"Understanding Your Home" by Building Inspector Mark Visser
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Doorbells. Door chimes. Door buzzers


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Are people knocking on your door instead of using the doorbell? If so, the button may be hard to find. It should always be located close to the door knob.
If there are several dwelling units in one building you will need a doorbell button with room for a name. The button shown to the right is at a house with rental units on each floor.

Doorbells. Door chimes.
Door buzzers






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Doorbells, Chimes and Buzzers
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Doorbell. Door chime. Door buzzer

There are basically two systems, wired and wireless. The push button to activate the doorbell, chimes or buzzer comes in a wide variety of styles and materials. Buttons can be highly decorative and some have a built-in light which comes in handy for evening visitors.
Wired system
In most wired systems, a button, located around the height of the doorknob, activates a signaling device (usually a chime, bell, or buzzer) inside the house. In a wired system power is supplied by a transformer, which is usually located in the basement's utility room. The transformer decreases the electrical power from 120-240 volt AC to low voltage, usually 10-20 volts. The transformer's other terminal connects to one of three terminals on the signaling device. Another terminal is connected to a wire that travels to the other terminal on the button. If there is another button (usually at the back door), it is connected between the transformer and the third terminal on the signaling device.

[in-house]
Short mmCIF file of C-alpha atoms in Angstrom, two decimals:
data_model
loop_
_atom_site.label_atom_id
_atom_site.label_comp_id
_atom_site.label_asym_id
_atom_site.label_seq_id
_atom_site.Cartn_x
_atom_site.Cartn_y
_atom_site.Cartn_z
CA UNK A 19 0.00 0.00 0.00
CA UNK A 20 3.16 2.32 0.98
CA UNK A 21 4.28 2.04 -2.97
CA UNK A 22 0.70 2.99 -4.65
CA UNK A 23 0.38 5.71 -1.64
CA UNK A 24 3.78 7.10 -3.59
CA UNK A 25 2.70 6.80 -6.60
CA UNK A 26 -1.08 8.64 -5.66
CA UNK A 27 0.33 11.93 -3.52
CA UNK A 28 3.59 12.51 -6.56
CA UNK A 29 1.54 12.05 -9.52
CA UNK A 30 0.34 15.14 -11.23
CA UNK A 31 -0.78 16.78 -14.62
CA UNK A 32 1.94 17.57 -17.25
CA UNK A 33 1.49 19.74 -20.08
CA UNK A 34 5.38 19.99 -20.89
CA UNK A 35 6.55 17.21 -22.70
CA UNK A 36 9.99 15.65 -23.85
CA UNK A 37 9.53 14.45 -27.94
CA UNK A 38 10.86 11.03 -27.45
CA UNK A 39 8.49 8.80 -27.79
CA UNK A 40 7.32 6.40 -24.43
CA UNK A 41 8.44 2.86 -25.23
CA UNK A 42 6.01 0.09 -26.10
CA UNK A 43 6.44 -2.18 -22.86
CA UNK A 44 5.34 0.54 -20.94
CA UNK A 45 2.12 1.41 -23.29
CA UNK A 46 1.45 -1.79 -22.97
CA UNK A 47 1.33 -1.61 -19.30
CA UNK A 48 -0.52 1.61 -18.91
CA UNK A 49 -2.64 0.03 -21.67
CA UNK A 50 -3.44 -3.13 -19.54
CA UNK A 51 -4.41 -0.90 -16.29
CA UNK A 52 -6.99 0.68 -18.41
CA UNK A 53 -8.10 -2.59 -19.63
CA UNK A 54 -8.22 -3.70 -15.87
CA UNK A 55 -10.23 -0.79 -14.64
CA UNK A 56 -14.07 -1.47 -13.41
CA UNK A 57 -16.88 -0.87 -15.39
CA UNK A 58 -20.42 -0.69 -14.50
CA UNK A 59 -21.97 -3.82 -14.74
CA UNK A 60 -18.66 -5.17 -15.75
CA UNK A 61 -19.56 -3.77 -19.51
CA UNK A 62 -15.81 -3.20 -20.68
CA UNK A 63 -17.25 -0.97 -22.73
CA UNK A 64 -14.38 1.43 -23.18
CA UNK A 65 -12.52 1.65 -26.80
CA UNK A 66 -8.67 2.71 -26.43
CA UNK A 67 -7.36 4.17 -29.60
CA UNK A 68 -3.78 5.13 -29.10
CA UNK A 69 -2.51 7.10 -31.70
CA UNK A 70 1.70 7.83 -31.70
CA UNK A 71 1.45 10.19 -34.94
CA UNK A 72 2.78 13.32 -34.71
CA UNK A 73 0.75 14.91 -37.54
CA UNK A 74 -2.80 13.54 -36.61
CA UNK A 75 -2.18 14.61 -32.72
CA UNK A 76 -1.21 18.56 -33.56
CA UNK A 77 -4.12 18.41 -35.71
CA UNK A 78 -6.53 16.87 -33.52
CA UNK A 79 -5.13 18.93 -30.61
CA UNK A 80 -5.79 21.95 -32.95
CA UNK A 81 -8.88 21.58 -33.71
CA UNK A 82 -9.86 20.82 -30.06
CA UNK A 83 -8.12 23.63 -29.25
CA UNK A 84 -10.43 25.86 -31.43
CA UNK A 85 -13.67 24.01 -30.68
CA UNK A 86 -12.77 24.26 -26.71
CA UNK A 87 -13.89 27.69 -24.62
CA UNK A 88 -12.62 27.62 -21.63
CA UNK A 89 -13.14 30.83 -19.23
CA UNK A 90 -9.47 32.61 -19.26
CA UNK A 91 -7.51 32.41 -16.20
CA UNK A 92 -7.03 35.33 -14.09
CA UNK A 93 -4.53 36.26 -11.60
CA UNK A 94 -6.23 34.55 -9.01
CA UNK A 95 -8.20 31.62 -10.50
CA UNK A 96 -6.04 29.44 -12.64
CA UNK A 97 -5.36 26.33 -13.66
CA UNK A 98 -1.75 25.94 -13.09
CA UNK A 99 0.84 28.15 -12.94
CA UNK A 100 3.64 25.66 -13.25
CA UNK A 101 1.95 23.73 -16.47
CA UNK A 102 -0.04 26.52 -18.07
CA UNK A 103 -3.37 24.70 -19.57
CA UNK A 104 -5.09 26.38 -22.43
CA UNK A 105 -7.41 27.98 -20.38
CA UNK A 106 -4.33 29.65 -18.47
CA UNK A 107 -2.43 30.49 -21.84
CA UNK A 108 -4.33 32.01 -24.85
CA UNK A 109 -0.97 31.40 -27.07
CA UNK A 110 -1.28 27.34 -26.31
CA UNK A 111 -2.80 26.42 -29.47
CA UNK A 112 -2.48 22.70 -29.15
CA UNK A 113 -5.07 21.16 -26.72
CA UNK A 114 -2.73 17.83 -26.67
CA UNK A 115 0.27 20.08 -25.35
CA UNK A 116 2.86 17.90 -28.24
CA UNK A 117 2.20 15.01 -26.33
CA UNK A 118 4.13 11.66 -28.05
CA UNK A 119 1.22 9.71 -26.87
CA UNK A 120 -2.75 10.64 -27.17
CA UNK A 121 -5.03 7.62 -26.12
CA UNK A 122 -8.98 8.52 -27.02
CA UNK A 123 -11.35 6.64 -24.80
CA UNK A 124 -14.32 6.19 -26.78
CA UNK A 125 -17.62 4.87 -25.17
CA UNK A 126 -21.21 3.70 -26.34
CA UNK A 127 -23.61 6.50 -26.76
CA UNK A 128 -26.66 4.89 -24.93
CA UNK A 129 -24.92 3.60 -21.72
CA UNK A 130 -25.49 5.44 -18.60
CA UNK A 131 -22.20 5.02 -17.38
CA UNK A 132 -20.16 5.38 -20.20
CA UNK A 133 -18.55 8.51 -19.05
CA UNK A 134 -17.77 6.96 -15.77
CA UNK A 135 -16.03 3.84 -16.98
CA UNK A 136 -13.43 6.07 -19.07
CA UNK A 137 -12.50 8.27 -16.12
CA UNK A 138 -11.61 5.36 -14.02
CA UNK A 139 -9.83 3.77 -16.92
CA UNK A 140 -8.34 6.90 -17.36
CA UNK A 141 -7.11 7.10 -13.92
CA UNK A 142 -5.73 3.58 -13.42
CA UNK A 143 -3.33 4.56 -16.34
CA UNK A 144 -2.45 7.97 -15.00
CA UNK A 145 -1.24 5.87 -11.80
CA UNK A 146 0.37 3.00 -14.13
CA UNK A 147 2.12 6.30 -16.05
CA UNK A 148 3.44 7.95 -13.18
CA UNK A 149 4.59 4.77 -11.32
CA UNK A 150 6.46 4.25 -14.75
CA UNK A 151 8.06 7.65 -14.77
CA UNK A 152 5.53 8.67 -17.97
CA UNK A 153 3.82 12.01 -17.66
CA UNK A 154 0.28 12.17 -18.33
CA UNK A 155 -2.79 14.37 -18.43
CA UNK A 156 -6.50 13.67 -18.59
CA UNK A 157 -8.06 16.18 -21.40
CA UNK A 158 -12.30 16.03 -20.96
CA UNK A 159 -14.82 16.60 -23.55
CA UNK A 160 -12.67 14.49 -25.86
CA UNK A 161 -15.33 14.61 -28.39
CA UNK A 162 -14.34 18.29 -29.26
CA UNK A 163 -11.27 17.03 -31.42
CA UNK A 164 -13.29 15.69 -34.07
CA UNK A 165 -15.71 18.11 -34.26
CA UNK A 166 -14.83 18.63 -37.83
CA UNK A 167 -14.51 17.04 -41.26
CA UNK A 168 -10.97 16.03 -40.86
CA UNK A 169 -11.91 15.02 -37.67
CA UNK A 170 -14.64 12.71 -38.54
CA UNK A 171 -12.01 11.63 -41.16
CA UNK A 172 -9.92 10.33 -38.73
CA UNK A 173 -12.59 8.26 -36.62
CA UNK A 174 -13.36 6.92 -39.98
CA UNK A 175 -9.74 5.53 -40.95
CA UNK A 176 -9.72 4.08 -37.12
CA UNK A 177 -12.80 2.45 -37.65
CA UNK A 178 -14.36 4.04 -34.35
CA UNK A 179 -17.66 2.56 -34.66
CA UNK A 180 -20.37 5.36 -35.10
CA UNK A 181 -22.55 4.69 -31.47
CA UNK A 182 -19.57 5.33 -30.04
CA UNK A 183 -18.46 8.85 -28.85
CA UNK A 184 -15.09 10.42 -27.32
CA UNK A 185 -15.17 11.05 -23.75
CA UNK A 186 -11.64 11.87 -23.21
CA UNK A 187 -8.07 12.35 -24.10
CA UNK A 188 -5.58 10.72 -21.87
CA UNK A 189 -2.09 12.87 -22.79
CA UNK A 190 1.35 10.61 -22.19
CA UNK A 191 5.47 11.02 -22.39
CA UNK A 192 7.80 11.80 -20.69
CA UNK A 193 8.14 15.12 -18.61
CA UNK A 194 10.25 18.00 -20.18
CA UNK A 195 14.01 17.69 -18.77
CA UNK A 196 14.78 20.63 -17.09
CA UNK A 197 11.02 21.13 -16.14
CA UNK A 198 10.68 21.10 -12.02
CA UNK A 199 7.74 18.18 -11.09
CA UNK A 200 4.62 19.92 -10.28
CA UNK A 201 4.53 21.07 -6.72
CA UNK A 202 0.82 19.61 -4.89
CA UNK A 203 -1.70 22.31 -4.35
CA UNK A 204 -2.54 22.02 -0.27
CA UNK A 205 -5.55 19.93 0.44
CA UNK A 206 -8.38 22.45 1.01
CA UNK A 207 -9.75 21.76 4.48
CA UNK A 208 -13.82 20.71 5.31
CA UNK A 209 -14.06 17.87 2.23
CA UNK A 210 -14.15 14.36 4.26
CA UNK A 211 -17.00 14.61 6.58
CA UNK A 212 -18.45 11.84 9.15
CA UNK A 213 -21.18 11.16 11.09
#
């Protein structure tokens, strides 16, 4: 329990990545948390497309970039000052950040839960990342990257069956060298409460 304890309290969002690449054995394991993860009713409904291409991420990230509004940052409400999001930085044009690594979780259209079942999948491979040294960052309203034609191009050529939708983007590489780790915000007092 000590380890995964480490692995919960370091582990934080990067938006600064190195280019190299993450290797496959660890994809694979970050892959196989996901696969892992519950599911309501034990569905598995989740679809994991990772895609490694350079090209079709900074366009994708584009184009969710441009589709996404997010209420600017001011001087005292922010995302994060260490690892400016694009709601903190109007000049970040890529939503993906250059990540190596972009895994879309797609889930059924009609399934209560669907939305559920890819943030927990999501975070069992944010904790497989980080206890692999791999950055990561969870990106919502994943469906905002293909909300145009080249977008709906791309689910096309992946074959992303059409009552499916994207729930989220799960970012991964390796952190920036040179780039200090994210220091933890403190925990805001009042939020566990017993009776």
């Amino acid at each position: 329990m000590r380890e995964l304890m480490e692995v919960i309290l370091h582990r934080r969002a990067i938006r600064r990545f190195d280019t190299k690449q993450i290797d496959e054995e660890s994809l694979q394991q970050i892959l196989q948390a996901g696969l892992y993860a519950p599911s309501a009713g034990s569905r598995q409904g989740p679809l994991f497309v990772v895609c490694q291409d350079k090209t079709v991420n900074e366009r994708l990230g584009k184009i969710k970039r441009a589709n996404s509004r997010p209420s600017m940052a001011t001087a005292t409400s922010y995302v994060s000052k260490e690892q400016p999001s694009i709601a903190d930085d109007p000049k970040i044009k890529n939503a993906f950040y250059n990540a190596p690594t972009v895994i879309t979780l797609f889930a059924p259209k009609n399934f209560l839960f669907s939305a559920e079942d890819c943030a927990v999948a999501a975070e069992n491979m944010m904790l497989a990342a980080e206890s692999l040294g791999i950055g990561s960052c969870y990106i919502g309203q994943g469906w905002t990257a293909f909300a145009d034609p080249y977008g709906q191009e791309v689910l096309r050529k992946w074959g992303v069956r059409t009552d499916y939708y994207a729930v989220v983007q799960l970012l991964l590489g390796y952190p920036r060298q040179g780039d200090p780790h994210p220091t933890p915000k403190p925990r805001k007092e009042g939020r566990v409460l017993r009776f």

The hearing impaired use visual signaling devices, light bulbs, instead of an audible signaling devices
Wireless system
It may not always be practical to repair or replace a wired doorbell system. If that is the case it is time to switch over to a wireless system. They are easy to install as there are no wires to run between button and transformer. A button near the door activates a built-in transmitter. The transmitter sends a radio signal to the doorbell radio receiver inside the building. When the radio signal is detected by the receiver, it activates the doorbell. There are also wireless doorbell systems where the receiver is portable and is effective for up to 100 feet (30 m) from the push button which means that you can work in the backyard and don't miss a caller at the front door.

TIP. Look for a model that can be programmed with a different sound for each entrance and comes with an adjustable frequency code to prevent interference. Even better, some systems automatically eliminate interference, there is no need to adjust the frequency code.






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